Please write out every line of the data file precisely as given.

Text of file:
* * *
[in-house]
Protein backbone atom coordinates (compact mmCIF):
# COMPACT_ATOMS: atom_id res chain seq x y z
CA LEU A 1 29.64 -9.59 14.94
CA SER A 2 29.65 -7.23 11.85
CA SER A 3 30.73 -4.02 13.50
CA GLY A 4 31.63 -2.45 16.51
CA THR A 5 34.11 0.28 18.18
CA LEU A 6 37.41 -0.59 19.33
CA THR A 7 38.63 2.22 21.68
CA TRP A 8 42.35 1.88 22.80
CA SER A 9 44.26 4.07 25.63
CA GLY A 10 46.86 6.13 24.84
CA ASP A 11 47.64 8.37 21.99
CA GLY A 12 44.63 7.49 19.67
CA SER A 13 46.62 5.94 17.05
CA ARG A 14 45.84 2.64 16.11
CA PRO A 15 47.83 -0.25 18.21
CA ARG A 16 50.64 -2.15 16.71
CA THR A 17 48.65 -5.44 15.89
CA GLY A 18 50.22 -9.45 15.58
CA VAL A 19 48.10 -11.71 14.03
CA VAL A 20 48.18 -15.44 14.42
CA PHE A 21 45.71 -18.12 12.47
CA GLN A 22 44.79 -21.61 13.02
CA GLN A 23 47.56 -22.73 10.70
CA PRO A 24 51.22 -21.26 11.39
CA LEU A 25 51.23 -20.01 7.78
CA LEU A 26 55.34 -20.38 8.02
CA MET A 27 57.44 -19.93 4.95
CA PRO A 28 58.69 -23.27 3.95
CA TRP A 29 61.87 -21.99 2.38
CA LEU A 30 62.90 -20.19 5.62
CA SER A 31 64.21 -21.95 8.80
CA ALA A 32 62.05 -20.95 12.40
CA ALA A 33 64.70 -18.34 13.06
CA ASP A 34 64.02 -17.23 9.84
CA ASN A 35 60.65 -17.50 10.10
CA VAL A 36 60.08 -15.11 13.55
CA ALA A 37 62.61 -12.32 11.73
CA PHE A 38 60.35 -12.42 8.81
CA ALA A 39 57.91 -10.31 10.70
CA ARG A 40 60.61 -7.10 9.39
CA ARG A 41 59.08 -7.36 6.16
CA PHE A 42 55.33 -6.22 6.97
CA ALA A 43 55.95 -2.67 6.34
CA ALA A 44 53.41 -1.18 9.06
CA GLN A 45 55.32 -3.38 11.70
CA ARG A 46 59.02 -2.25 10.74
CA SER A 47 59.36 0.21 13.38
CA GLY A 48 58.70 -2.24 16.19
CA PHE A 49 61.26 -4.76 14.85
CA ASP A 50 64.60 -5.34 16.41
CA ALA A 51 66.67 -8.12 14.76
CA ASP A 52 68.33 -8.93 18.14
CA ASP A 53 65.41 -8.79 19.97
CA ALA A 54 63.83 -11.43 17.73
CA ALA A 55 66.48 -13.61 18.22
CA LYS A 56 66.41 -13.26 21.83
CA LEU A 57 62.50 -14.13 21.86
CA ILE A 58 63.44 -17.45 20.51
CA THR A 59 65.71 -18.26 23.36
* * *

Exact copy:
[in-house]
Protein backbone atom coordinates (compact mmCIF):
# COMPACT_ATOMS: atom_id res chain seq x y z
CA LEU A 1 29.64 -9.59 14.94
CA SER A 2 29.65 -7.23 11.85
CA SER A 3 30.73 -4.02 13.50
CA GLY A 4 31.63 -2.45 16.51
CA THR A 5 34.11 0.28 18.18
CA LEU A 6 37.41 -0.59 19.33
CA THR A 7 38.63 2.22 21.68
CA TRP A 8 42.35 1.88 22.80
CA SER A 9 44.26 4.07 25.63
CA GLY A 10 46.86 6.13 24.84
CA ASP A 11 47.64 8.37 21.99
CA GLY A 12 44.63 7.49 19.67
CA SER A 13 46.62 5.94 17.05
CA ARG A 14 45.84 2.64 16.11
CA PRO A 15 47.83 -0.25 18.21
CA ARG A 16 50.64 -2.15 16.71
CA THR A 17 48.65 -5.44 15.89
CA GLY A 18 50.22 -9.45 15.58
CA VAL A 19 48.10 -11.71 14.03
CA VAL A 20 48.18 -15.44 14.42
CA PHE A 21 45.71 -18.12 12.47
CA GLN A 22 44.79 -21.61 13.02
CA GLN A 23 47.56 -22.73 10.70
CA PRO A 24 51.22 -21.26 11.39
CA LEU A 25 51.23 -20.01 7.78
CA LEU A 26 55.34 -20.38 8.02
CA MET A 27 57.44 -19.93 4.95
CA PRO A 28 58.69 -23.27 3.95
CA TRP A 29 61.87 -21.99 2.38
CA LEU A 30 62.90 -20.19 5.62
CA SER A 31 64.21 -21.95 8.80
CA ALA A 32 62.05 -20.95 12.40
CA ALA A 33 64.70 -18.34 13.06
CA ASP A 34 64.02 -17.23 9.84
CA ASN A 35 60.65 -17.50 10.10
CA VAL A 36 60.08 -15.11 13.55
CA ALA A 37 62.61 -12.32 11.73
CA PHE A 38 60.35 -12.42 8.81
CA ALA A 39 57.91 -10.31 10.70
CA ARG A 40 60.61 -7.10 9.39
CA ARG A 41 59.08 -7.36 6.16
CA PHE A 42 55.33 -6.22 6.97
CA ALA A 43 55.95 -2.67 6.34
CA ALA A 44 53.41 -1.18 9.06
CA GLN A 45 55.32 -3.38 11.70
CA ARG A 46 59.02 -2.25 10.74
CA SER A 47 59.36 0.21 13.38
CA GLY A 48 58.70 -2.24 16.19
CA PHE A 49 61.26 -4.76 14.85
CA ASP A 50 64.60 -5.34 16.41
CA ALA A 51 66.67 -8.12 14.76
CA ASP A 52 68.33 -8.93 18.14
CA ASP A 53 65.41 -8.79 19.97
CA ALA A 54 63.83 -11.43 17.73
CA ALA A 55 66.48 -13.61 18.22
CA LYS A 56 66.41 -13.26 21.83
CA LEU A 57 62.50 -14.13 21.86
CA ILE A 58 63.44 -17.45 20.51
CA THR A 59 65.71 -18.26 23.36